There are a lot of responsibilities when taking out student loans. Below are the most important ones:
Signing a promissory note binds you to the payment terms and conditions of the note. The note states that you must repay the loan even if you do not finish your education. Exceptions include loan discharge (see Federal Perkins Loans and Stafford Loans) or if your school closes before you finish your program. Think about what your repayment obligation means before you take out a loan. Also be sure to choose your college wisely. If you don’t repay your loan on time or according to the terms in your promissory note, you’ll go into default, which has serious consequences and lowers your credit score. You must make payments on your loan even if you don’t receive a bill or repayment notice. Billing statements (or coupon books) are sent to you as a convenience, but you’re obligated to make payments even if you don’t get a reminder. You also have to make monthly payments in full. Partial payments do not count.
If you apply for a deferment or forbearance, you must continue to make payments until your request is granted. Keep a copy of your request forms and the contact information of the organization that holds your loan. You have to notify the loan servicer when you graduate, withdraw from school, drop below half-time status, change your name, address, Social Security Number or transfer to another school.
If you borrow a federal loan, the Federal Direct Loans Program services your loan. If you borrow a private loan, the lender you borrowed from services your loan. You will get the names of your loan servicer(s) during your loan counseling session. All borrowers have entrance counseling before your first disbursement and exit counseling before graduation. Your school provides counseling and important information about your loan. Your lender has additional information if necessary.
Before your school makes your first loan disbursement, you’ll receive the following information about borrowing rights and your loan from your school, lender, and/or the Federal Direct Loans Program:
Your school must notify you (or your parents, for a PLUS Loan) in writing whenever it credits your account with Stafford, PLUS, or Perkins Loan funds. This notification must be sent no earlier than 30 days before and no later than 30 days after the school credits your account. You or your parents can cancel a portion or all of the loan within 14 days after your school sends the notice, or by the first day of the payment period, whichever is later. Your school will tell you the first day of your payment period. If you or your parents receive loan funds directly by check you can refuse funds by returning the check.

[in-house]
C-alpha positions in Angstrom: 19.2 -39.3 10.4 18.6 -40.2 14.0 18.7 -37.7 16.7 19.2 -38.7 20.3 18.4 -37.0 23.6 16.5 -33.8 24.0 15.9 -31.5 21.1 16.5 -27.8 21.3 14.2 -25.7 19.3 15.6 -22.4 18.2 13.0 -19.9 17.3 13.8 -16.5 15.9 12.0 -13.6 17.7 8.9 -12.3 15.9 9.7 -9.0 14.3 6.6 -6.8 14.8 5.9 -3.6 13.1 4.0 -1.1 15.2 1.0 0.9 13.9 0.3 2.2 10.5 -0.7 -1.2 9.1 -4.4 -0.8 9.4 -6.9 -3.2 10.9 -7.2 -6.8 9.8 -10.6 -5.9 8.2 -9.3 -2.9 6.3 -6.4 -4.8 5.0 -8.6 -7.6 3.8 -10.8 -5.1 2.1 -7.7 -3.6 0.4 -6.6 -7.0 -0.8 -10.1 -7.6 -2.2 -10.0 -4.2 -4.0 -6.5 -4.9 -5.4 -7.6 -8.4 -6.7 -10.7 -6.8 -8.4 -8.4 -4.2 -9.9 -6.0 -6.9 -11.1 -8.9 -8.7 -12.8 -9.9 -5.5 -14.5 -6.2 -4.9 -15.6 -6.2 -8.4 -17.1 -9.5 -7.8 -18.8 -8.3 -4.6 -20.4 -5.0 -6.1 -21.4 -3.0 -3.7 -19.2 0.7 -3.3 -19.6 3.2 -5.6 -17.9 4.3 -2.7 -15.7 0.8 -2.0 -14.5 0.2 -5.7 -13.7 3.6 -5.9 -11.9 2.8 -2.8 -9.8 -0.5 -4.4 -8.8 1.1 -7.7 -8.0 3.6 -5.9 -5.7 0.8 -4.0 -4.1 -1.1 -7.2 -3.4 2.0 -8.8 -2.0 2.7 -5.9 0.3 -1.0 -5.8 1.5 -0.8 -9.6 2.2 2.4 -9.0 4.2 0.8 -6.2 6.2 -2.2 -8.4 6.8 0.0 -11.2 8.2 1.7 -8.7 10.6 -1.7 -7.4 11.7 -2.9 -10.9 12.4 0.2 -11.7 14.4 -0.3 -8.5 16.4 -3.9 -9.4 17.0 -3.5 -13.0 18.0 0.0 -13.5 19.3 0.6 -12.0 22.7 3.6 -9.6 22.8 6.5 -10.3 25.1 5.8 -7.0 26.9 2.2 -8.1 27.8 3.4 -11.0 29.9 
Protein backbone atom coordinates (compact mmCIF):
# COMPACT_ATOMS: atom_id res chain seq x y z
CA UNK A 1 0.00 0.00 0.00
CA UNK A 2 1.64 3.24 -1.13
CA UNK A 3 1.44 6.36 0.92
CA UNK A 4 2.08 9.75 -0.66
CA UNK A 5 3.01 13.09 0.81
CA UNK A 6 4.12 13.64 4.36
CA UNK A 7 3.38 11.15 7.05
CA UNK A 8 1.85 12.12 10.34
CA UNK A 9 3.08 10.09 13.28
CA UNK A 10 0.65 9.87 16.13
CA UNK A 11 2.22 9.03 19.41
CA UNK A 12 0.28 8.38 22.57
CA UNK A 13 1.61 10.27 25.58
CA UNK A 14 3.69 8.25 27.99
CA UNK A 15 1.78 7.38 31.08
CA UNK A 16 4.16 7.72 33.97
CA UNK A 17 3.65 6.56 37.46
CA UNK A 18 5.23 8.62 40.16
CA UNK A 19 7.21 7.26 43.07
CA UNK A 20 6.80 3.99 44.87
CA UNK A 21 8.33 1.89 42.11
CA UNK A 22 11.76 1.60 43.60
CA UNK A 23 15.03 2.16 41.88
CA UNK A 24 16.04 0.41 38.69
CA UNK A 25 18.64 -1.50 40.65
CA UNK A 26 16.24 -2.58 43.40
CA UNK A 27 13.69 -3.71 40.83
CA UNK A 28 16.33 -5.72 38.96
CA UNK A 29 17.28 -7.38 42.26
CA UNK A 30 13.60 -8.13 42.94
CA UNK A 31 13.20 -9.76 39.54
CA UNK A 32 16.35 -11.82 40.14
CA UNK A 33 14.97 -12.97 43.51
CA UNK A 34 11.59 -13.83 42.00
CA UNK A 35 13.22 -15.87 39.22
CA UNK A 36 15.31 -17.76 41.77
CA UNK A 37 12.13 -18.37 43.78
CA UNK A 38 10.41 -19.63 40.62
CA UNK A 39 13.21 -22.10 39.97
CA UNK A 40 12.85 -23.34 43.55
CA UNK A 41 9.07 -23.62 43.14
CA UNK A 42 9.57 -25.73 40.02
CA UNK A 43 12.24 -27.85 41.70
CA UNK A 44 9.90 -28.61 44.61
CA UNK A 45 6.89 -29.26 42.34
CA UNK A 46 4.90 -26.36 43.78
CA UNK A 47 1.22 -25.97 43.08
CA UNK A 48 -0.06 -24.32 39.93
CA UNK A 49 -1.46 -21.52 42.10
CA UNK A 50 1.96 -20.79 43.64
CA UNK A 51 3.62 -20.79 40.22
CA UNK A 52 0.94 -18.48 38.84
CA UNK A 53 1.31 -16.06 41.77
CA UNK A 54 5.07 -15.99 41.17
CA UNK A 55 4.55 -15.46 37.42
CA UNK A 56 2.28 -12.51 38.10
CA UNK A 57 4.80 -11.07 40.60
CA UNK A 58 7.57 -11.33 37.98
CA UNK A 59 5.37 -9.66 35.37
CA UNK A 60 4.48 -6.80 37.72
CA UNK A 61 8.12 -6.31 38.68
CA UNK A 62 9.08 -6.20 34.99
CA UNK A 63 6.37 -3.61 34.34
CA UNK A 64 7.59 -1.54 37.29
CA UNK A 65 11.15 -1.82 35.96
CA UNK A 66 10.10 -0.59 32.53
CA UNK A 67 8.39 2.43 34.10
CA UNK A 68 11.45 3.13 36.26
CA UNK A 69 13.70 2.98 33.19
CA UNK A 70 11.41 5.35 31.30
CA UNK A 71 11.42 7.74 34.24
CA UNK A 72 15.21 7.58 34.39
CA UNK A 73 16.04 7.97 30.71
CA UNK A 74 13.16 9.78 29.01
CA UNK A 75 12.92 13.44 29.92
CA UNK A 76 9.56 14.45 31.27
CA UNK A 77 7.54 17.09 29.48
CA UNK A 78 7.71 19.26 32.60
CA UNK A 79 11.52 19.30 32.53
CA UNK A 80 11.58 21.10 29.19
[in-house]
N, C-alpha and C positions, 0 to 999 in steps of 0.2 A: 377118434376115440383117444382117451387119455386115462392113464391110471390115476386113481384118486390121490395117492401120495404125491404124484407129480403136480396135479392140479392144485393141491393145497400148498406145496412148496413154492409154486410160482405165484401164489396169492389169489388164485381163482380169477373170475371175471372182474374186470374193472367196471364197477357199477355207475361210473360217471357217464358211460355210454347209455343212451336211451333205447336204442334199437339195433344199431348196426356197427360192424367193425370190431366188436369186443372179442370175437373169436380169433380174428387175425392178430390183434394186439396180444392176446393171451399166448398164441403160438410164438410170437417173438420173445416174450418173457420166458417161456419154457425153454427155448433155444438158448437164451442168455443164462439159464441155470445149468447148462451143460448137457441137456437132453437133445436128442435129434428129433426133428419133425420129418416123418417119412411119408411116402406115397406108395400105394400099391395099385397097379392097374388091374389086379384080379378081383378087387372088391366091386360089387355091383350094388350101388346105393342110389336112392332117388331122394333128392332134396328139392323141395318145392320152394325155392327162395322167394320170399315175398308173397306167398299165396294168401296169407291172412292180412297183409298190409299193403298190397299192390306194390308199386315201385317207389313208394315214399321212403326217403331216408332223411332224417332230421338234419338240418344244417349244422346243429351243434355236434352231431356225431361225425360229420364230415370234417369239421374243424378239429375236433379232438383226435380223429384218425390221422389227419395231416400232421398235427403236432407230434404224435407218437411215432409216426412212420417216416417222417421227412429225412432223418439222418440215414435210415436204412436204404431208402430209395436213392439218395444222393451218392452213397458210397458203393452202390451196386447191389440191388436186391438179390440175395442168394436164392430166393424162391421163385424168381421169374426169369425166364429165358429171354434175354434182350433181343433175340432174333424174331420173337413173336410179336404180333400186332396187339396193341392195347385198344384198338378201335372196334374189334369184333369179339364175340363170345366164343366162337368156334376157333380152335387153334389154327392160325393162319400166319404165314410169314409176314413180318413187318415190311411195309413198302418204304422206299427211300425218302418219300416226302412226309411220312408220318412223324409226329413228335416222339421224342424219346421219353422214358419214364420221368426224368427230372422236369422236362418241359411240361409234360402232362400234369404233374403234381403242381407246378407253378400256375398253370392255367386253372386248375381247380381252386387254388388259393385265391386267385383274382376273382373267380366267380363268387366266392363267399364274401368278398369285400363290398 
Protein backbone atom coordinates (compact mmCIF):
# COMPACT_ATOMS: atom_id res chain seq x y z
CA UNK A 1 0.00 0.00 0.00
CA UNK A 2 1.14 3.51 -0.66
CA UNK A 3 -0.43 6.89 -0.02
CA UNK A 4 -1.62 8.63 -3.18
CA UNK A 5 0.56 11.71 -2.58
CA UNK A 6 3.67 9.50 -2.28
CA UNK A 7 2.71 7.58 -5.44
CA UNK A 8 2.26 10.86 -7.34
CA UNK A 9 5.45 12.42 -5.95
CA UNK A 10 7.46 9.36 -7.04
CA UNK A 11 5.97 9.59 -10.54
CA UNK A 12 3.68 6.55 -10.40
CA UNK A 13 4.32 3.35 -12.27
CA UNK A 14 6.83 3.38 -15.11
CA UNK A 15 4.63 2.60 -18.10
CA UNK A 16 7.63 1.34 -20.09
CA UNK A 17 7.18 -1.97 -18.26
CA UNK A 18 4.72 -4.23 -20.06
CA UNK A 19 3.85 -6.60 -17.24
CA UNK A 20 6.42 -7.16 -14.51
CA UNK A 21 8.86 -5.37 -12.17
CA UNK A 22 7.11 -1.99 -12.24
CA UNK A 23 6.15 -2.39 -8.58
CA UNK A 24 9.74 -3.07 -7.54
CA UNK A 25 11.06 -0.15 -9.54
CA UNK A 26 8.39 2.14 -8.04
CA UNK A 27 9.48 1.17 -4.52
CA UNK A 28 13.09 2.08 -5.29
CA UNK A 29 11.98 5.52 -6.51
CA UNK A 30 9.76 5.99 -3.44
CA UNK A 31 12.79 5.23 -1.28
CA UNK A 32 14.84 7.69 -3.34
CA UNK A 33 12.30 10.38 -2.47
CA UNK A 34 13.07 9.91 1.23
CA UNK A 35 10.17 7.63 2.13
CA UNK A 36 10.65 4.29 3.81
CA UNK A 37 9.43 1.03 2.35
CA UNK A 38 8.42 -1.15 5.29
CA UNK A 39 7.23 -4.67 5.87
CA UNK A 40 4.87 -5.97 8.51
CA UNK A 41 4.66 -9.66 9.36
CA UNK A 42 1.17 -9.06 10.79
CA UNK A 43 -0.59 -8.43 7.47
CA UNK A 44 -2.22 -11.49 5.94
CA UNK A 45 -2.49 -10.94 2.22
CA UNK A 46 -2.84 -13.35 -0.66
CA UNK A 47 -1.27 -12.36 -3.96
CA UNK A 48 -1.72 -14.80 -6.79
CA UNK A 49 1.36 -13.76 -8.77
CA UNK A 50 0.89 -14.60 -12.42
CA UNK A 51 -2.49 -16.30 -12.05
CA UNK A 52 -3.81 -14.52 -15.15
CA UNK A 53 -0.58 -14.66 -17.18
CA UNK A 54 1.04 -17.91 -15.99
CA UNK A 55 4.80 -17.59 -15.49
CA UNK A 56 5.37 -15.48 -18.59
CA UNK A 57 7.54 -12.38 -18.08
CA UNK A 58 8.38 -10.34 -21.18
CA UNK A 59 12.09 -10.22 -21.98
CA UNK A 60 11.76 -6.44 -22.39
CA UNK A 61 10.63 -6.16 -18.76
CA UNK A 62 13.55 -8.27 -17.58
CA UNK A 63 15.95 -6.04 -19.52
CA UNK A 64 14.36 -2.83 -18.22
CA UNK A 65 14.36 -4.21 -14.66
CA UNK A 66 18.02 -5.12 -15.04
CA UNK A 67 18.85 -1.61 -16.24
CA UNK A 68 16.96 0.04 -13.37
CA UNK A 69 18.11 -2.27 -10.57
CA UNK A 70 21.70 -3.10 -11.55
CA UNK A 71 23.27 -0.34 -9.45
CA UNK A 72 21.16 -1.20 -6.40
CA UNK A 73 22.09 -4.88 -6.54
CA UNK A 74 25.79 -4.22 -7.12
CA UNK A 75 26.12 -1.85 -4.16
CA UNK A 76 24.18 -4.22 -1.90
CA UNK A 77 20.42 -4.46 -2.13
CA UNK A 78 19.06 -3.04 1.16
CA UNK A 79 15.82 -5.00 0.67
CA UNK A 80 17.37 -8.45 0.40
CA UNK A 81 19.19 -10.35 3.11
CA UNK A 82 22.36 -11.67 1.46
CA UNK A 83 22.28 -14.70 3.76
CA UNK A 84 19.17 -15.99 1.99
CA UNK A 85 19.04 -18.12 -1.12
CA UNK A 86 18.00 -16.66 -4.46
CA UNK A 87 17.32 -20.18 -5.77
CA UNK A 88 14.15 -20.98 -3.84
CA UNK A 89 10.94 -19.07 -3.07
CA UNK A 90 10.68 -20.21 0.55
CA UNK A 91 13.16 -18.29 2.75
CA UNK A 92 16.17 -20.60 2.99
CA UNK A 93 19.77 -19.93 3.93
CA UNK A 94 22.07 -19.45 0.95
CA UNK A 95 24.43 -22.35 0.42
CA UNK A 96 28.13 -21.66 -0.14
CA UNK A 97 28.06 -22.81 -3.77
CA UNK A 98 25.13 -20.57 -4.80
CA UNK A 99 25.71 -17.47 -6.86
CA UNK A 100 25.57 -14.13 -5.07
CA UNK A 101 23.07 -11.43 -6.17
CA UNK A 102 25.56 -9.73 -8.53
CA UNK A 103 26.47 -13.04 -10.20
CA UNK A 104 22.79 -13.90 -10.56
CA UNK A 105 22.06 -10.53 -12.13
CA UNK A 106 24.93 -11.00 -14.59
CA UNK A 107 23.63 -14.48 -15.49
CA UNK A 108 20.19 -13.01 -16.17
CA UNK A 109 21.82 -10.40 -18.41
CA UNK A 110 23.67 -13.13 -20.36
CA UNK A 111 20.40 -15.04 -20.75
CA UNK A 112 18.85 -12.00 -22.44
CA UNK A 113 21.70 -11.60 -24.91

Before you leave school, you’ll receive the following information from your school, lender, and/or the Federal Direct Loans Program:
If you borrowed a Perkins, Direct, or FFEL Stafford Loan, your school provides the information to you. If you borrow a federal loan, you’ll receive information from the Federal Direct Loans Program. The Direct Loans Program or your school provides the following information during exit counseling:
If you have Direct or FFEL Stafford Loans, your school will also provide the following information during exit counseling:
Your school, lender, and/or the Federal Direct Loans Program, must give you a loan repayment schedule that states when your first payment is due, the number and frequency of payments, and the amount of each payment.
You must be given a summary of deferment and discharge provisions, including the conditions under which the U.S. Department of Defense might repay your loan.
|At least half-time study at a postsecondary
|Study in an approved graduate fellowship
program or in an approved rehabilitation
training program for the disabled
|Unable to find full-time employment||Up to 3 years||Up to 3 years||Up to 3 years|
|Economic hardship||Up to 3 years||Up to 3 years||Up to 3 years|
|Engages in services listed under discharge/cancellation conditions
(Stafford and Perkins)
NOTE: You must formally request a deferment through the procedures established by the holder of your loan, and you must continue making payments until you’re notified that the deferment has been granted.
Latest College & Financial Aid News
October 17, 2017
by Susan Dutca
First-time community college students in California may be able to get a discounted, or even free college education thanks to a new "California College Promise" law. The point of the program is to "create the environment and alignment that will help students finish college." [...]
October 10, 2017
by Susan Dutca
The University of Wisconsin may soon implement a policy that would suspend, and eventually expel, students who repeatedly disrupt campus speakers with opposing views. The policy also states that protests that disrupt the ability of others to listen or engage with free speech will not be allowed and "shall be subject to sanction." [...]
October 6, 2017
by Susan Dutca
Students and families who use Scholarships.com as their one-stop shop for free college and financial aid information and opportunities is the reason why we are thankful. As a way of saying thanks, we’ve come up with a way for you the squash student loan debt with these November Scholarships. For even more scholarships in November, click here. [...]